June Rose grew up speaking Burmese, English and Hindi. Her father settled down and raised orchids. When the Japanese attacked Rangoon in 1941, when June Rose was 9, the family evacuated to India and spent five years there. June Rose remembered Indira Gandhi, a future prime minister of India, watching over her as she played on a swing set.
She was sent to a convent school in Kalimpong, in the Himalayan foothills, but was distracted, her son said, and expelled after she made up an answer to a geography question. When June Rose was 17, she submitted an essay to The New York Herald Tribune’s World Youth Forum, a program designed in 1947, in the wake of World War II, to foster peace by bringing young people together. Competition winners like June Rose spent three months with a host family in New York City.
There, she learned to jitterbug.
She proved resourceful. After meeting a 20-year-old Ms. Bellamy and her parents at a party at the British Consul in May Myo, the British travel writer Norman Lewis was surprised to see her take on the role of car mechanic. As he wrote in “Golden Earth, Travels in Burma” (1952), “When the family were about to leave, in an elderly and ailing British car, June Rose showed much skill in locating a short in the wiring, and much tomboyish energy in winding the starting handle until the engine fired.”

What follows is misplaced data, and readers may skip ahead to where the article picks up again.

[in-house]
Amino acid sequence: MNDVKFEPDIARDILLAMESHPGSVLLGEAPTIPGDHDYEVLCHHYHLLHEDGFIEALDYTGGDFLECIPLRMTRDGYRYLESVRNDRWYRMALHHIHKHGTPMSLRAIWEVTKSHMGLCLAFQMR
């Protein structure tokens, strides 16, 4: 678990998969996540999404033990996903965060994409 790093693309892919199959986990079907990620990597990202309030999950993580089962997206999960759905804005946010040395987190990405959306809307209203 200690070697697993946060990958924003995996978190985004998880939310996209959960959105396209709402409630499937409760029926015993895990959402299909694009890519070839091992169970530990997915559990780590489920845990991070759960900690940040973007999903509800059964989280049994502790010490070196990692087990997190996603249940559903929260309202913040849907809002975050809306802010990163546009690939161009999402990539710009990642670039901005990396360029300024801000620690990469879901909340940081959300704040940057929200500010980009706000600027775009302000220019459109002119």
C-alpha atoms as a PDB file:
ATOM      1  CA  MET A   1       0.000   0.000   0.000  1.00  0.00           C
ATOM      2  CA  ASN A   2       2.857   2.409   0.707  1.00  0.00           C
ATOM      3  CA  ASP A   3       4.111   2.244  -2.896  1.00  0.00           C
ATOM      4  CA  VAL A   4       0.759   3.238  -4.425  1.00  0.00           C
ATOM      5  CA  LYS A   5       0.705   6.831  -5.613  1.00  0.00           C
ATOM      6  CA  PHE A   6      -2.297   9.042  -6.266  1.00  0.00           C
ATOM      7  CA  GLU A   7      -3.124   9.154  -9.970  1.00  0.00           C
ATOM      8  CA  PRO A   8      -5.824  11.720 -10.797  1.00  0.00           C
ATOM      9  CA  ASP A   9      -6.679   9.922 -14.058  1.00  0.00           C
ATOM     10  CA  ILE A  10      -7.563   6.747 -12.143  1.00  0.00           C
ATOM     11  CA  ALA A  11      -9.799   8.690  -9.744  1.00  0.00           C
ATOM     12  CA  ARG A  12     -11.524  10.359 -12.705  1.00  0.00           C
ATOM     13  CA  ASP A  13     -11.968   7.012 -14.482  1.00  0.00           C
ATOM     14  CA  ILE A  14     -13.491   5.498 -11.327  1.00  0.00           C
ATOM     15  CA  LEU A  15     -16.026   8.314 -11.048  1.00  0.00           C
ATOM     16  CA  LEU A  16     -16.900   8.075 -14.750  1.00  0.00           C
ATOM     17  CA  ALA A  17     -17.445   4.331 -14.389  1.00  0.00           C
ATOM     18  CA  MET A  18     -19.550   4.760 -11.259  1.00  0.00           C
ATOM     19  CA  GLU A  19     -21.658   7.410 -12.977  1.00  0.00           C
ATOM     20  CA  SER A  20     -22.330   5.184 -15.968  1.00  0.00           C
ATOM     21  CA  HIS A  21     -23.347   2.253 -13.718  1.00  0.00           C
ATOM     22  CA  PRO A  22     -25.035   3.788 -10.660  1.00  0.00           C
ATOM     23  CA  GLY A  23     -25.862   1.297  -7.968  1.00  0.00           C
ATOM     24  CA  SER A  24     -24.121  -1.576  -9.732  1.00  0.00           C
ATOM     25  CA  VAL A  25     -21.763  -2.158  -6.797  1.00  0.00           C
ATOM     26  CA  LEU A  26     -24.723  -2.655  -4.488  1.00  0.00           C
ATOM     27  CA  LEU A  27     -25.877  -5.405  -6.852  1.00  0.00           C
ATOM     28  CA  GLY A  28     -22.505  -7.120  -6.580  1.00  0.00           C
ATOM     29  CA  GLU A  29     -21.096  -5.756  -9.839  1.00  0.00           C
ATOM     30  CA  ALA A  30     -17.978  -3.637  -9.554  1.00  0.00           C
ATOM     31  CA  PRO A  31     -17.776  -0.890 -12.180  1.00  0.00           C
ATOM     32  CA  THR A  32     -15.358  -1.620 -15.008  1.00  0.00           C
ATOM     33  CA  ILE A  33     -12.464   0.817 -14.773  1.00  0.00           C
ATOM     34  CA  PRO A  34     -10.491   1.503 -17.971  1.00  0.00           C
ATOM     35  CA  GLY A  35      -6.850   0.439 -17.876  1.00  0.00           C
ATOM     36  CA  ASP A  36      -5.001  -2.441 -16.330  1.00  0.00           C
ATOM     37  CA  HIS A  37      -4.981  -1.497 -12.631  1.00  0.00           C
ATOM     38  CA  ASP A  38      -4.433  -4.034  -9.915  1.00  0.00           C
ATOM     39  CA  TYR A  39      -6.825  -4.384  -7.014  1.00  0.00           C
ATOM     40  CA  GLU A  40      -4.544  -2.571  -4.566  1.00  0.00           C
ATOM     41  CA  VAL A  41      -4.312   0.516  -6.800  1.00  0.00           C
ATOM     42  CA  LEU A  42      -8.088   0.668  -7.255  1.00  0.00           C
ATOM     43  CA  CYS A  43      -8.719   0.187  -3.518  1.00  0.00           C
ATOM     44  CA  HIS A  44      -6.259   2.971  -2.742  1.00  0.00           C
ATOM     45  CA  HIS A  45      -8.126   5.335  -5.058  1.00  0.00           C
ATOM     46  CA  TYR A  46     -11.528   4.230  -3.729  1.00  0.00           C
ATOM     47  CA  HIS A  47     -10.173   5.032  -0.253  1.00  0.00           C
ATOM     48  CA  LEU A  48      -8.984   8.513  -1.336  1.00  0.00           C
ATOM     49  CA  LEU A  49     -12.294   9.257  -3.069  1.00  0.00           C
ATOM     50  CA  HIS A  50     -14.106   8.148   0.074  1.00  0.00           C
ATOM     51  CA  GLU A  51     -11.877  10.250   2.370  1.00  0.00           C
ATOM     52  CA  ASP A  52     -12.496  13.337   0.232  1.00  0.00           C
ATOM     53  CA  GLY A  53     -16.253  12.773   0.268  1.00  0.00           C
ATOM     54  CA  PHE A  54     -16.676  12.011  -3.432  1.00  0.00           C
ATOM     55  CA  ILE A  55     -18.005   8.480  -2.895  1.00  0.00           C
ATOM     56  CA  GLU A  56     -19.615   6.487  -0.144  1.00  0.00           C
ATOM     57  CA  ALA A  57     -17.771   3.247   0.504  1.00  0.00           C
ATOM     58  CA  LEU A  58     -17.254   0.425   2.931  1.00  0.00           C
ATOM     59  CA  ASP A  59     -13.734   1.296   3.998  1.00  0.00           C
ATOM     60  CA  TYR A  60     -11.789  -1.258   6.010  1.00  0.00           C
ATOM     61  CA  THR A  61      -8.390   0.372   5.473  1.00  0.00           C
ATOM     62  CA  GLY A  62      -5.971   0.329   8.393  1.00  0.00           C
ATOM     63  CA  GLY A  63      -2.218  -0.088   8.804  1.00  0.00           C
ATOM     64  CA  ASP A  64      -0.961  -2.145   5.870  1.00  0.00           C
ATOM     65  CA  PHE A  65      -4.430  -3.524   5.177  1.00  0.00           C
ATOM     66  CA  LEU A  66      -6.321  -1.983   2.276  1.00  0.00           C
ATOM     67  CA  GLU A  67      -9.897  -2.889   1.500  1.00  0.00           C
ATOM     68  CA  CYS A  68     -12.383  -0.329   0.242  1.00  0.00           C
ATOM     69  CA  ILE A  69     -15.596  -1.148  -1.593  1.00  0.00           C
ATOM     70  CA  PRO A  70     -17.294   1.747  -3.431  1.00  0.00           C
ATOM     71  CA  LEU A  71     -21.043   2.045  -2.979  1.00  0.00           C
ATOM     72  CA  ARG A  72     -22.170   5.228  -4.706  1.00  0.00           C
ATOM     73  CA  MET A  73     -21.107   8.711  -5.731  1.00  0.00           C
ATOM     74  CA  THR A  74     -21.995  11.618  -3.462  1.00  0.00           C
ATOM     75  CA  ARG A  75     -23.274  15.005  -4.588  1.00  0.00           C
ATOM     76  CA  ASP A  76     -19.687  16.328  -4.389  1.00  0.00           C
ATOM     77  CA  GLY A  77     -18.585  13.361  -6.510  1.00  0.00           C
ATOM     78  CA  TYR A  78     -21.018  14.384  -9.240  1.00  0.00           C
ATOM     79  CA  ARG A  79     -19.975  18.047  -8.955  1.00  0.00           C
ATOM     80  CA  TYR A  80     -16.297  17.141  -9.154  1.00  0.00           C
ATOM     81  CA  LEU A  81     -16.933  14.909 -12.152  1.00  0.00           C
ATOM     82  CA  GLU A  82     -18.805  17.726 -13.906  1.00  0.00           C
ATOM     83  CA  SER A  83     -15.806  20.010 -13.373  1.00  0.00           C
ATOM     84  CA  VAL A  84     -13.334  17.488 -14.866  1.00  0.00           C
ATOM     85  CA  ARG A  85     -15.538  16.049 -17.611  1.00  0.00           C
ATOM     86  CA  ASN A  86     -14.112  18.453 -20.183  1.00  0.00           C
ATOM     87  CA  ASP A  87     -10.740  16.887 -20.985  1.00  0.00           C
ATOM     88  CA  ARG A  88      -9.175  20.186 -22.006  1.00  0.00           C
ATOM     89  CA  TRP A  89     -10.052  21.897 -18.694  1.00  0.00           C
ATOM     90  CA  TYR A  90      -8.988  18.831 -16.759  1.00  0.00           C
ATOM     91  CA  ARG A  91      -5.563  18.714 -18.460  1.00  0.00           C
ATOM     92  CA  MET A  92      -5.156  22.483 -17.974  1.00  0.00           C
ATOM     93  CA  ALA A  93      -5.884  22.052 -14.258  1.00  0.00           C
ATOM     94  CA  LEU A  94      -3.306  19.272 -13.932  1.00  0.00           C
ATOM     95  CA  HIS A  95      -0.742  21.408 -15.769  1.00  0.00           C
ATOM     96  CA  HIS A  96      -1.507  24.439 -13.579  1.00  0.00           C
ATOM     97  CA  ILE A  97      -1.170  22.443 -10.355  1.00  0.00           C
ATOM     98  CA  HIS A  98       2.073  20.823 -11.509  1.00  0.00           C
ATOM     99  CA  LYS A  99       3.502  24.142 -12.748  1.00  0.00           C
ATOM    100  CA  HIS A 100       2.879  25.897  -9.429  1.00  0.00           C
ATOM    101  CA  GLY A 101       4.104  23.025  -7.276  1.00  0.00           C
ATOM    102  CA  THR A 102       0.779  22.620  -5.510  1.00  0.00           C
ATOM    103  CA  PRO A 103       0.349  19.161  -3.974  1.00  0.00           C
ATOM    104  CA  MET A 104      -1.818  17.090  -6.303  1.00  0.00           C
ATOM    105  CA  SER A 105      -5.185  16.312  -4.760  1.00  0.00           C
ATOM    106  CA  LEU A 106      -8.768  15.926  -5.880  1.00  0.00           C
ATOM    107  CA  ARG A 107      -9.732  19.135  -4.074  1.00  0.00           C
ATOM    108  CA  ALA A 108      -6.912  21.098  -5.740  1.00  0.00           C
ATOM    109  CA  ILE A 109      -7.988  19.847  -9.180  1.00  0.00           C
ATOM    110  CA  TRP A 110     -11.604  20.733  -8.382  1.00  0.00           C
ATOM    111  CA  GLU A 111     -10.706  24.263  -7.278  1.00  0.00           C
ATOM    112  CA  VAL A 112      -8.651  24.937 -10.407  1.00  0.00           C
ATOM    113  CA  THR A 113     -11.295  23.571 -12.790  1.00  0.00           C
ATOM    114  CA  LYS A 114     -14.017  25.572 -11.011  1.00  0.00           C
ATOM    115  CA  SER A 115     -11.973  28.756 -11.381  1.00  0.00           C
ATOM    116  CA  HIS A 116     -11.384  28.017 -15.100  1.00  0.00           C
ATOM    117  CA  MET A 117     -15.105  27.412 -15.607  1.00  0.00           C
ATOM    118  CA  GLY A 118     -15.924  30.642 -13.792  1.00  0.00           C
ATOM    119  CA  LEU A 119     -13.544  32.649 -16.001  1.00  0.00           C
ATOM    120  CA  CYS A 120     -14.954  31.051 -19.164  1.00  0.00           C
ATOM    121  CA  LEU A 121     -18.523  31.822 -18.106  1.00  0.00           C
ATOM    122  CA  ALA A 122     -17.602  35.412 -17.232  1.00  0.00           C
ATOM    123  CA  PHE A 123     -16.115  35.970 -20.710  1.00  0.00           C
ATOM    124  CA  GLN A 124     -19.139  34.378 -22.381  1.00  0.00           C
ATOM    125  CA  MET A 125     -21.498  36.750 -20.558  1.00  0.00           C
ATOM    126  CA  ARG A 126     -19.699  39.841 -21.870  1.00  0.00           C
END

Before meeting Mr. Postiglione, Ms. Bellamy was cast in “The Purple Plain,” a 1954 film starring Gregory Peck as a suicidal pilot in World War II Burma. She played a Burmese nurse who gave Peck’s character a reason to live. But she pulled out of the movie, her son said, because it depicted “behavior that a good Buddhist Burmese would never do, and therefore gave the wrong idea of the country.”
Ms. Bellamy later told an interviewer, “It was so Hollywood, it was ridiculous.”
She was a devout Buddhist, spending a few weeks each year at a retreat in England. She was also an omnivore, a sensualist and an omniculturalist. She studied cooking in England with Kenneth Lo, a Chinese restaurateur, but taught all kinds of cuisines at her school. Her book, “L’Anima Della Spezie” (“The Soul of Spice,” 2017), was a cultural history of spices, with recipes.
For the forthcoming documentary, Ms. Bellamy talked about her dining philosophy: “Enjoy what you are eating. Do not gallop down your food. Don’t mix everything up on your plate. Keep the conversation light. The table is not made for politics.”